If you suffer from neuropathic chronic pain, a new type of therapy called dorsal root ganglion stimulation, or DRG stimulation, could help you find minimally-invasive and highly-effective pain relief. It is most effective for patients with complex regional pain syndrome (CRPS).
For DRG stimulation, a pain specialist implants a small pulse generator under your skin, with four outward leads. These leads are then attached to the pulse generator and the painful area on your body. You then control the activation of small electrical impulses to these affected, painful areas. For patients with neuropathic pain, this can actually block the painful stimuli and provide very effective pain relief without medications. It also reduces the amount of paresthesias, or pins-and-needles feelings, that are associated with similar forms of pain relief.
Let’s talk some more about how this treatment works, the DRG stimulation procedure itself, and if it could work for you.
What is the dorsal root ganglion?
The dorsal root ganglion is a bundle of nerve cell bodies (i.e., a ganglion) located within the posterior region of various vertebrae along the spinal column. It is adjacent to the dorsal nerve root. The primary function of the dorsal root ganglion is to transmit information regarding your senses. As such, the dorsal root ganglion carries sensory neural signals from the peripheral nervous system to the central nervous system, which includes your spinal cord and brain.
Damage to or irritation of the dorsal root ganglion can lead to intractable symptoms of neuropathic pain that do not respond to typical treatments. This can lead to additional complications in the form of impaired functioning and pain. In these cases, more interventional approaches may be warranted, such as spinal cord stimulation or dorsal root ganglion stimulation.
Evidence has suggested that a new technique for neuromodulation is of the same dorsal root ganglion. The technique is nearly identical to spinal cord stimulation. And, it may also result in effective management of your chronic pain. Moreover, this DRG stimulation is considered to be an ideal alternative for some pain conditions, as it more effectively targets the specific pain location. It is especially useful for patients with complex regional pain syndrome (CRPS).
The first application of dorsal root ganglion stimulation was conducted in 1991 in a sample of rats. These studies found that dorsal root ganglion stimulation resulted in favorable effects on the inflammatory responses of these rats. Since this study, a number of trials of DRG stimulation have been conducted. As the Cleveland Clinic reports, the FDA approved DRG stimulation in February 2016 for the treatment of certain pain conditions in humans.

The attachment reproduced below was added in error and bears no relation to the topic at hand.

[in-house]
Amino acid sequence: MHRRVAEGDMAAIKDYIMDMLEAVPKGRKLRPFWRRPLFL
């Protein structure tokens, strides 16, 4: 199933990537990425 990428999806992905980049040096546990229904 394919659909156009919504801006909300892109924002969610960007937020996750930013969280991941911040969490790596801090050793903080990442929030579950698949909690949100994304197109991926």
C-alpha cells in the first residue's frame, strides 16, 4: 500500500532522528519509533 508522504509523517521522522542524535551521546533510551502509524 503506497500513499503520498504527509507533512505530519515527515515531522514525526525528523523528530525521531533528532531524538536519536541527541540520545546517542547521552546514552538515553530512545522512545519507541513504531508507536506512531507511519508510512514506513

How Is Dorsal Root Ganglion Stimulation Performed?
As noted above, dorsal root ganglion stimulation is almost identical to the traditional spinal cord stimulation procedure; however, the dorsal root ganglion is targeted, rather than the spinal cord. Thus, dorsal root ganglion stimulation involves implanting electrodes, which are uniquely designed for use on this type of nerve bundle.
Along with the electrodes, a stimulation device is also implanted. This sends electrical impulses to the specified area of the dorsal root ganglion. This interrupts the transmission of pain signals from the peripheral nervous system, through the dorsal root ganglion, to the spinal cord and brain. And this prevents you from feeling as much pain.
Moreover, stimulating the nerve bundles with low intensity electrical impulses can replace the sensation with a pleasant tingling sensation, known as paresthesia. The device itself generates electrical impulses from a battery. You can program it using an external handheld device. These batteries need to be changed approximately every two to five years.
Watch a Texas doctor talk about the procedure below, along with the patient who found immense pain relief from it. This procedure was also made possible by a partnership with St. Jude Medical.
What Are DRG Stimulation Benefits?
By applying stimulation to the specific region of the dorsal root ganglion that is responsible for the pain, the benefits can be huge for patients. With DRG stimulation, there is:
An opportunity to treat pain that hasn’t responded to other treatments
Less need for medications
Decreased parasthesia, or pins-and-needles, feelings
Much more effective and targeted pain relief
Less stimulation of the neural network in general
Another benefit of DRG stimulation is related to the fact that the dorsal root ganglion lacks the protective membrane that is found on other peripheral nerve fascicles. Instead, the dorsal root ganglion is surrounded by a permeable connective tissue coating. This makes it an ideal target for the application of neuromodulation.
“At 12 months, patients who responded to the therapy were reported to have both less discomfort, and also improved mood scores. The pain-relieving stimulation can be flexibly programmed so that if a patient prefers, the therapy can create a tingling sensation of paresthesia. In many patients relief occurs without parasthesia.”
Conditions Related to Dorsal Root Ganglion Stimulation
Damage to the dorsal root ganglion can occur either by direct injury to the nerve bundle itself or by compression from local inflammation or infection. Irritation or damage to the dorsal root ganglion can result in symptoms of chronic pain. DRG stimulation is most often used for: